New Faith-Based Film Riddled With Profanity, F-Bombs; Producer Explains Why

faith
May 12, 2017

Faith-based films are gaining popularity in Hollywood as directors and producers realized there’s a huge market for them, but one particular filmmaker is tossing aside the notion that faith-based films should always shy away from crude content.

According to the Hollywood Reporter (Warning: Linked article contains crude language), executive director Thurman Mason’s faith-based “Generational Sins” contains 32 profanities, including the f-word.

Knowing that many conservative and Christian moviegoers will object to the content in the film, Mason argued that his film about lives broken by alcoholism and child abuse needs it.

“We're not shying away from anything. We live in an R-rated world, and covering up the darkness won’t bring it into the light," he said.

The film, while dealing in darkness, also shows viewers the light of the redemptive work of Jesus Christ.

“There is objective, gospel truth in this movie,” Mason explained. “Hollywood stereotypes Christians as nutty fruitcakes detached from reality, but that's not the case and, as Christian filmmakers, we'd like to demonstrate that."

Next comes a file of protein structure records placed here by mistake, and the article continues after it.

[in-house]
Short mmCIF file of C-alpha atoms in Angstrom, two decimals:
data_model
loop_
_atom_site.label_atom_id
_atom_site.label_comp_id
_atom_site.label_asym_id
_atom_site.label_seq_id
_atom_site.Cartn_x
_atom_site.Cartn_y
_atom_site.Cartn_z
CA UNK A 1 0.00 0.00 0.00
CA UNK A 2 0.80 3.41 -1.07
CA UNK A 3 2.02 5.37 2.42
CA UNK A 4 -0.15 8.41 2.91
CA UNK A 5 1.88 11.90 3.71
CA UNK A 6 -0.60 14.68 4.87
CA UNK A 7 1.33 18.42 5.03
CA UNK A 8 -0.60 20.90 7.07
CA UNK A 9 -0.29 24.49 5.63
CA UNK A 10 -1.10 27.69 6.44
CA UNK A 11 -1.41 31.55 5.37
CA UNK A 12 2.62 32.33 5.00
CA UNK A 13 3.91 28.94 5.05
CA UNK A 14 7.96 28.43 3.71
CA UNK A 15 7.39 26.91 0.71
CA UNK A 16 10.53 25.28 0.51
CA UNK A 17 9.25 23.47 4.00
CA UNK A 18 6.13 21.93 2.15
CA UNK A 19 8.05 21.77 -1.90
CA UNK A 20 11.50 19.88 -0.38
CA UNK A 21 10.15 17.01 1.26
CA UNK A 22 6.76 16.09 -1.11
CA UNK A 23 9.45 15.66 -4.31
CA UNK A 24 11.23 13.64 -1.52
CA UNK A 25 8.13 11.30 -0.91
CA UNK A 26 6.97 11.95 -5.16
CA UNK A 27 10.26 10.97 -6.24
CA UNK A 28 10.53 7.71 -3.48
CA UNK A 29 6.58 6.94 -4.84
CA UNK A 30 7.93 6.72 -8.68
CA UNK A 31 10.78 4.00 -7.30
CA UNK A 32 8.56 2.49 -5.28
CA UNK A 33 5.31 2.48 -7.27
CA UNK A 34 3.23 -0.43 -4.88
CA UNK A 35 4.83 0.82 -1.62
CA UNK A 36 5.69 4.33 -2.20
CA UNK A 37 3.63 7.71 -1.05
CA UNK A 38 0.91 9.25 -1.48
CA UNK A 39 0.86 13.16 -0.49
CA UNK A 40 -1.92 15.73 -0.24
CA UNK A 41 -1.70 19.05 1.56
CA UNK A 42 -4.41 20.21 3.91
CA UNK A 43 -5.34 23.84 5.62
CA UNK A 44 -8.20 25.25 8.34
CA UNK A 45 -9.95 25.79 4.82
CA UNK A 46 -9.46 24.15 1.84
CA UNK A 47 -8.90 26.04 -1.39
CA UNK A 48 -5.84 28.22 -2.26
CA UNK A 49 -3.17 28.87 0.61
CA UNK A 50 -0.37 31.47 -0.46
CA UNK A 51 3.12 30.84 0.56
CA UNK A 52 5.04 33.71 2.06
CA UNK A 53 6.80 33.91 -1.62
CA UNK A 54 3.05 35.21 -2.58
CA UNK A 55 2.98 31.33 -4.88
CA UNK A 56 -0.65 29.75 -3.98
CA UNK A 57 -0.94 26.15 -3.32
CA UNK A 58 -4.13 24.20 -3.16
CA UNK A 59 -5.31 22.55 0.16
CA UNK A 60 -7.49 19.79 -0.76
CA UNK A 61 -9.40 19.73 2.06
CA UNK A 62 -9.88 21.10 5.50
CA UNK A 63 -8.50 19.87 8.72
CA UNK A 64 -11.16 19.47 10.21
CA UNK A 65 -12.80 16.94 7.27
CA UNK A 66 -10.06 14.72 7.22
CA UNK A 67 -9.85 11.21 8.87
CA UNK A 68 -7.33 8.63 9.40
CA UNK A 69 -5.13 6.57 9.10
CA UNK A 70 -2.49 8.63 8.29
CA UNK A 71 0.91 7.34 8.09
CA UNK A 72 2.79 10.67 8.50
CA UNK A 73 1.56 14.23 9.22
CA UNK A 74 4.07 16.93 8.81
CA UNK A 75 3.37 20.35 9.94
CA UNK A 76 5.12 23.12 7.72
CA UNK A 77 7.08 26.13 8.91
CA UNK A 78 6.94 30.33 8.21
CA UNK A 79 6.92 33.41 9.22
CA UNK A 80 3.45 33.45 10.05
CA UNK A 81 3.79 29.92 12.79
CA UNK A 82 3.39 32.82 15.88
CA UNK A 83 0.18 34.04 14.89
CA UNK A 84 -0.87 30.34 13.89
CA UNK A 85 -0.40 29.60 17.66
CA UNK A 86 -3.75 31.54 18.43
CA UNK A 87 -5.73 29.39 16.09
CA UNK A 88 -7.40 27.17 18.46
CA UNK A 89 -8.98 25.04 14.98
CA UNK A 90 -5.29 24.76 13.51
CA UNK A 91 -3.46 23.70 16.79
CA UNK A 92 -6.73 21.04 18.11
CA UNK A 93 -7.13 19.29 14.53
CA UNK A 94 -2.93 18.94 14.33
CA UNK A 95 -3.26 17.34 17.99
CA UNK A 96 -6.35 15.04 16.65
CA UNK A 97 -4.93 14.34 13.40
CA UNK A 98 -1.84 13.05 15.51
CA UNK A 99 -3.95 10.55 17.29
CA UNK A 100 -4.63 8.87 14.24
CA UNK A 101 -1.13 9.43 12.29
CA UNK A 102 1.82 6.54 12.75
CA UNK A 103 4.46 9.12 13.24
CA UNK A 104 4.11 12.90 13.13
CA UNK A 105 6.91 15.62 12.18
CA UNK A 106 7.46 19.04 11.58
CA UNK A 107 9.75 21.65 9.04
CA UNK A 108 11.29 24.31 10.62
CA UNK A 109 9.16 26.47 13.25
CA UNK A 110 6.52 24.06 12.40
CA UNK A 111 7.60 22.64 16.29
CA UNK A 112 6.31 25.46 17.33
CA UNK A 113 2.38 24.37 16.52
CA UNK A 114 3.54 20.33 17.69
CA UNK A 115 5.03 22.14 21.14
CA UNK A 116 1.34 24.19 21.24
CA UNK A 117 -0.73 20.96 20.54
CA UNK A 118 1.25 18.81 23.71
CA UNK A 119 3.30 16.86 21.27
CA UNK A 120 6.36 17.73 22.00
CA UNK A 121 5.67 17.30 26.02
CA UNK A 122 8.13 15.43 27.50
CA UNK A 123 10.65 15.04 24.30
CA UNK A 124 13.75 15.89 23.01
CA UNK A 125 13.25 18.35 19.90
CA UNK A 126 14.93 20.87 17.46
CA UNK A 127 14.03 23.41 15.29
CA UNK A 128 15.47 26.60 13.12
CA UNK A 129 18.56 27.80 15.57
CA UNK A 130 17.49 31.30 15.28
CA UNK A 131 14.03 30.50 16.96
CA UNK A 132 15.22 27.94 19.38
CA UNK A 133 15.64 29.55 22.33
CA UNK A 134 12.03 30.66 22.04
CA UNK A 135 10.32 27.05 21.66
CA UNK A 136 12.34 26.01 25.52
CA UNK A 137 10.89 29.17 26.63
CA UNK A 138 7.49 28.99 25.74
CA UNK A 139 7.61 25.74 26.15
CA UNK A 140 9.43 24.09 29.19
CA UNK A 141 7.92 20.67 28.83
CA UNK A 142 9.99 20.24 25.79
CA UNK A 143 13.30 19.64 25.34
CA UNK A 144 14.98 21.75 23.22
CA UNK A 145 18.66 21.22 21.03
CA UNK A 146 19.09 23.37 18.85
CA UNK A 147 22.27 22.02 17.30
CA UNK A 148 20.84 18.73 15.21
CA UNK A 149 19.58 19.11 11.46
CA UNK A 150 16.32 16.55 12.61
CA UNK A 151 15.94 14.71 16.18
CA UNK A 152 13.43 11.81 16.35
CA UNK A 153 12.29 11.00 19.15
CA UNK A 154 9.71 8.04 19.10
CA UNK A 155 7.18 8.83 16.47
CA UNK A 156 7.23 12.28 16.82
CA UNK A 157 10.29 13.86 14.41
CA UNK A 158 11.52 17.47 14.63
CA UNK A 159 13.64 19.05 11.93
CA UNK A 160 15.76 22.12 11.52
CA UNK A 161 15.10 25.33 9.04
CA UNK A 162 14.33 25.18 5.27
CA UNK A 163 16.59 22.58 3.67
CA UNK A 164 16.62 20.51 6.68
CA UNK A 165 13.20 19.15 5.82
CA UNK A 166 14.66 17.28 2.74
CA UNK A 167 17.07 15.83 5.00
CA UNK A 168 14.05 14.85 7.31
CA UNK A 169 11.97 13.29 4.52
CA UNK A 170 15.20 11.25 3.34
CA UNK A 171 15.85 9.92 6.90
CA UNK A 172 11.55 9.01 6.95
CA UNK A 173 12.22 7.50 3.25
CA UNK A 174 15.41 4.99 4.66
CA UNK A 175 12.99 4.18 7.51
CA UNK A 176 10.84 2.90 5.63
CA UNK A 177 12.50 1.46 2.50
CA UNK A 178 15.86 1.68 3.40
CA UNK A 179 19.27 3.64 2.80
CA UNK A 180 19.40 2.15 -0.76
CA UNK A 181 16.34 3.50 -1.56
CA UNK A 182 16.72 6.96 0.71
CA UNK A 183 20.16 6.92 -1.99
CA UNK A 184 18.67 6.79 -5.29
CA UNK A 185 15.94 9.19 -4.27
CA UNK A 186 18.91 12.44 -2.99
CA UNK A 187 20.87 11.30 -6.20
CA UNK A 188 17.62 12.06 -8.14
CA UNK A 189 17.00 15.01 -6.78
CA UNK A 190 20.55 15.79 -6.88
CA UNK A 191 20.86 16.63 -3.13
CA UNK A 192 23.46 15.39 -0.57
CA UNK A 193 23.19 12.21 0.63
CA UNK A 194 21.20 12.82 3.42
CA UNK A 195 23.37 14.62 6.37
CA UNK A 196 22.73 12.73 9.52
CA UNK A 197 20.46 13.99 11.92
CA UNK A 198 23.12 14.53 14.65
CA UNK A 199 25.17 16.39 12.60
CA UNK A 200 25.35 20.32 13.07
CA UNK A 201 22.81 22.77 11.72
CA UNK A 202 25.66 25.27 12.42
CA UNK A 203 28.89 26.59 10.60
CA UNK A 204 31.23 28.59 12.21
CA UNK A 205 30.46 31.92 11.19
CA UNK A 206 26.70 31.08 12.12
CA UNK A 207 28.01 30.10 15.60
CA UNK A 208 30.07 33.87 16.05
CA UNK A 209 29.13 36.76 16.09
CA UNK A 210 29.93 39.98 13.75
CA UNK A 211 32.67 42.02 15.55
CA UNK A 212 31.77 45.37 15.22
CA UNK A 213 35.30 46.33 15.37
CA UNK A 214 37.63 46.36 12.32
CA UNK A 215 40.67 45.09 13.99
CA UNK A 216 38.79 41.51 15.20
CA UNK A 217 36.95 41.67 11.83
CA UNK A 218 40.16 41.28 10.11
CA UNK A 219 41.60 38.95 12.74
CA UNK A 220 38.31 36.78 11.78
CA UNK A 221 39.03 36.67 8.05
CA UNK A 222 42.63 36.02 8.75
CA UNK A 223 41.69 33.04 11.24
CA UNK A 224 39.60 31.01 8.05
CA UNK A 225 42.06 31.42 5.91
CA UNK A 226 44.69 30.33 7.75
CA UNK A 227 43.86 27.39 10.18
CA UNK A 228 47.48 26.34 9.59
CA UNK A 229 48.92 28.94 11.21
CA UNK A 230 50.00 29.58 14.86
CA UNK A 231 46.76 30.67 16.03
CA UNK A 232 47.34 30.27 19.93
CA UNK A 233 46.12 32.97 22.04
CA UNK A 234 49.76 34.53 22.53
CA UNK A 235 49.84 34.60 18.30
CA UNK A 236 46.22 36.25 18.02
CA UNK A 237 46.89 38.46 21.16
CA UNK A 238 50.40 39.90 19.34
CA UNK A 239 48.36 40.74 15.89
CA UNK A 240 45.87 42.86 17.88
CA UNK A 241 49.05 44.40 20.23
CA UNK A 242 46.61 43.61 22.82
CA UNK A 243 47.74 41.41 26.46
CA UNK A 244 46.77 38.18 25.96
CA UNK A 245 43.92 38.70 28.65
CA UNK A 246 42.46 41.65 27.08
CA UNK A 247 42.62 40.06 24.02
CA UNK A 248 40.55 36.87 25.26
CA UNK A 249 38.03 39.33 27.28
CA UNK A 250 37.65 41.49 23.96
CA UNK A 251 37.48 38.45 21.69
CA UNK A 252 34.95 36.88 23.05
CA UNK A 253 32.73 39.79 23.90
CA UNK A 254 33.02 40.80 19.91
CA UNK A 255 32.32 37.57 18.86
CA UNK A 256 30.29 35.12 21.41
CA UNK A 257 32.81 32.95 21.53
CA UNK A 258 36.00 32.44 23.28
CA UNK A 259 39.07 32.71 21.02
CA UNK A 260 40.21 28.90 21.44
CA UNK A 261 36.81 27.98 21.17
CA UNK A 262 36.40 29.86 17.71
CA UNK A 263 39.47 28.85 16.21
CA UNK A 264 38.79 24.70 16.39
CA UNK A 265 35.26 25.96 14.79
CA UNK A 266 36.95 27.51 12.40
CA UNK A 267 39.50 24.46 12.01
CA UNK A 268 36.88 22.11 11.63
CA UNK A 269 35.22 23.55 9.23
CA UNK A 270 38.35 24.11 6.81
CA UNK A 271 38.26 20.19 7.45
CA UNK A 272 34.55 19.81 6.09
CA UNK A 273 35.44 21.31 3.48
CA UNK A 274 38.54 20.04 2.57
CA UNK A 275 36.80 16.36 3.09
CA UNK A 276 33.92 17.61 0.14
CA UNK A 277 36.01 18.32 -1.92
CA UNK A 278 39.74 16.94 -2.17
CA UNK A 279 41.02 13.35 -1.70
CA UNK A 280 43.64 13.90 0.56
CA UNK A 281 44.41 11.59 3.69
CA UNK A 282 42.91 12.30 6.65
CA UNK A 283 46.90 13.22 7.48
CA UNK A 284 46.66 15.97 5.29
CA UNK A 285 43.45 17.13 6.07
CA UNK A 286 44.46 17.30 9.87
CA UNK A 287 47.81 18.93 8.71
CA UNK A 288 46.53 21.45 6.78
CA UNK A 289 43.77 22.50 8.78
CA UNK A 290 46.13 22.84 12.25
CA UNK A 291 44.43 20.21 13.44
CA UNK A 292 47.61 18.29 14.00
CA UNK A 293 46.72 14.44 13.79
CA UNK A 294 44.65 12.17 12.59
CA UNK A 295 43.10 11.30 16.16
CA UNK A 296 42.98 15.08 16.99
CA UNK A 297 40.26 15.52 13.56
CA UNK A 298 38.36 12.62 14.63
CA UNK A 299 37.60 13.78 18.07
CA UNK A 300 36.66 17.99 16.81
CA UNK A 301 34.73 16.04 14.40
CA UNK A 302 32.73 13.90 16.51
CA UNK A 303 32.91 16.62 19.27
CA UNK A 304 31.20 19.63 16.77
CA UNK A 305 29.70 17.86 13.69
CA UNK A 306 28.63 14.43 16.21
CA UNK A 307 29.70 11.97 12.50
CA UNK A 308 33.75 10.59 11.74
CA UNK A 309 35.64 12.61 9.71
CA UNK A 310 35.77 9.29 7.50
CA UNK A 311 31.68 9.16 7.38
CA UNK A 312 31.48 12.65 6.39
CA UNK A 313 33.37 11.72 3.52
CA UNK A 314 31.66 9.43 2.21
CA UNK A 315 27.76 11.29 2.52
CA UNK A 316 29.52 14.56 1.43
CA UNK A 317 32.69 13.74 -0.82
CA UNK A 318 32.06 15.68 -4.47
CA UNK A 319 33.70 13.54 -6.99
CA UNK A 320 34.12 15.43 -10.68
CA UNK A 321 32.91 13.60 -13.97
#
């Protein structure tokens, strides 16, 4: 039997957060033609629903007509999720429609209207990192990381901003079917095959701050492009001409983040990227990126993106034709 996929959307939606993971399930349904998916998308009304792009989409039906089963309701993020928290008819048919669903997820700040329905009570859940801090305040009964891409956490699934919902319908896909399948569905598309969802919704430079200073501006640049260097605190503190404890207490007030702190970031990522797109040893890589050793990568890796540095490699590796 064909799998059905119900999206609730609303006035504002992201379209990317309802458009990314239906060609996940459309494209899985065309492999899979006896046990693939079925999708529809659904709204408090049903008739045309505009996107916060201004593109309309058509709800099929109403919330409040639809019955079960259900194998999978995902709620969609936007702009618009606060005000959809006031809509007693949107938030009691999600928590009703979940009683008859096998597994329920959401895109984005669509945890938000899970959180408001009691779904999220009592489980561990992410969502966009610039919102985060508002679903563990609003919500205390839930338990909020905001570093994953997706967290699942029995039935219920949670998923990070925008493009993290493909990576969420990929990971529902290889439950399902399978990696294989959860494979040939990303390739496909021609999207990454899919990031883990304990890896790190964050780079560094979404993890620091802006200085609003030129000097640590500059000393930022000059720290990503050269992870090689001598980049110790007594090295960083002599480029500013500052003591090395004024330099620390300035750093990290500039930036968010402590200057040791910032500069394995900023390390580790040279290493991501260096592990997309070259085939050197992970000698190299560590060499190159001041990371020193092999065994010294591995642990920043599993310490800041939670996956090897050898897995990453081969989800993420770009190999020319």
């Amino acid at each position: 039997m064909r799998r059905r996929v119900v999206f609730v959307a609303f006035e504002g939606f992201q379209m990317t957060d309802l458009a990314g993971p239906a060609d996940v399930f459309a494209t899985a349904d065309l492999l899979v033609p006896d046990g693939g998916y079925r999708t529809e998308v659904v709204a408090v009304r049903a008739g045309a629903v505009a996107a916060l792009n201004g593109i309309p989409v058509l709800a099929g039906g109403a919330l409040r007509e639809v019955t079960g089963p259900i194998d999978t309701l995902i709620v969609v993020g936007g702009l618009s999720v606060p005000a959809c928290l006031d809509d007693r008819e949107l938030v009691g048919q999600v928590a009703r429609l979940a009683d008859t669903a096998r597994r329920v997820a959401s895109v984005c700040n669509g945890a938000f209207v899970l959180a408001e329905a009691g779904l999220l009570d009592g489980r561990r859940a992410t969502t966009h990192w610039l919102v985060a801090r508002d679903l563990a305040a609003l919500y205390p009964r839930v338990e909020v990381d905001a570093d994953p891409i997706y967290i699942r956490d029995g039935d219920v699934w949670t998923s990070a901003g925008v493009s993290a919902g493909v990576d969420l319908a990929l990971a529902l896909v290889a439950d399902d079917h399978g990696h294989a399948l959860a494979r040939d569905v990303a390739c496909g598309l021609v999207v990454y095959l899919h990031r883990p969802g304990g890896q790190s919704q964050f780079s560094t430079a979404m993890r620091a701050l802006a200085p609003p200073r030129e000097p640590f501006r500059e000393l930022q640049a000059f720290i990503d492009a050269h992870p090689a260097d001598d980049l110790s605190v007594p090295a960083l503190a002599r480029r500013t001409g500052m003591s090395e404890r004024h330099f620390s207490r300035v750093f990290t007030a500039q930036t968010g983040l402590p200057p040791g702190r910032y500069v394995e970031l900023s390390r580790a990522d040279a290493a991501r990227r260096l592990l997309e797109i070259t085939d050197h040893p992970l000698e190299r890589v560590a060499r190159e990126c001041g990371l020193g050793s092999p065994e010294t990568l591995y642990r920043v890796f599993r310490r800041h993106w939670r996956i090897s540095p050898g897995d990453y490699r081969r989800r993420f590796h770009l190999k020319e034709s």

But Mason said Christians aren’t his target audience for “Generational Sins.”

He explained, “People will call it 'faith-based' and we can't help that, but we're marketing it to secular audiences. We're creating a new genre, and there could definitely be pushback."

“Generational Sins” does bring to mind “Machine Gun Preacher,” a 2011 movie about the true story of Sam Childers, a criminal and addict who converted to Christianity and made it his life’s mission to rescue children from extremely dangerous war zones in South Sudan.

“Machine Gun Preacher,” while not marketed as a faith-based film, put Childers’ faith and redemption at the forefront but contains a massive amount of profanity, intense violence, and a scene of sexuality.

“Generational Sins” is set for release in August.

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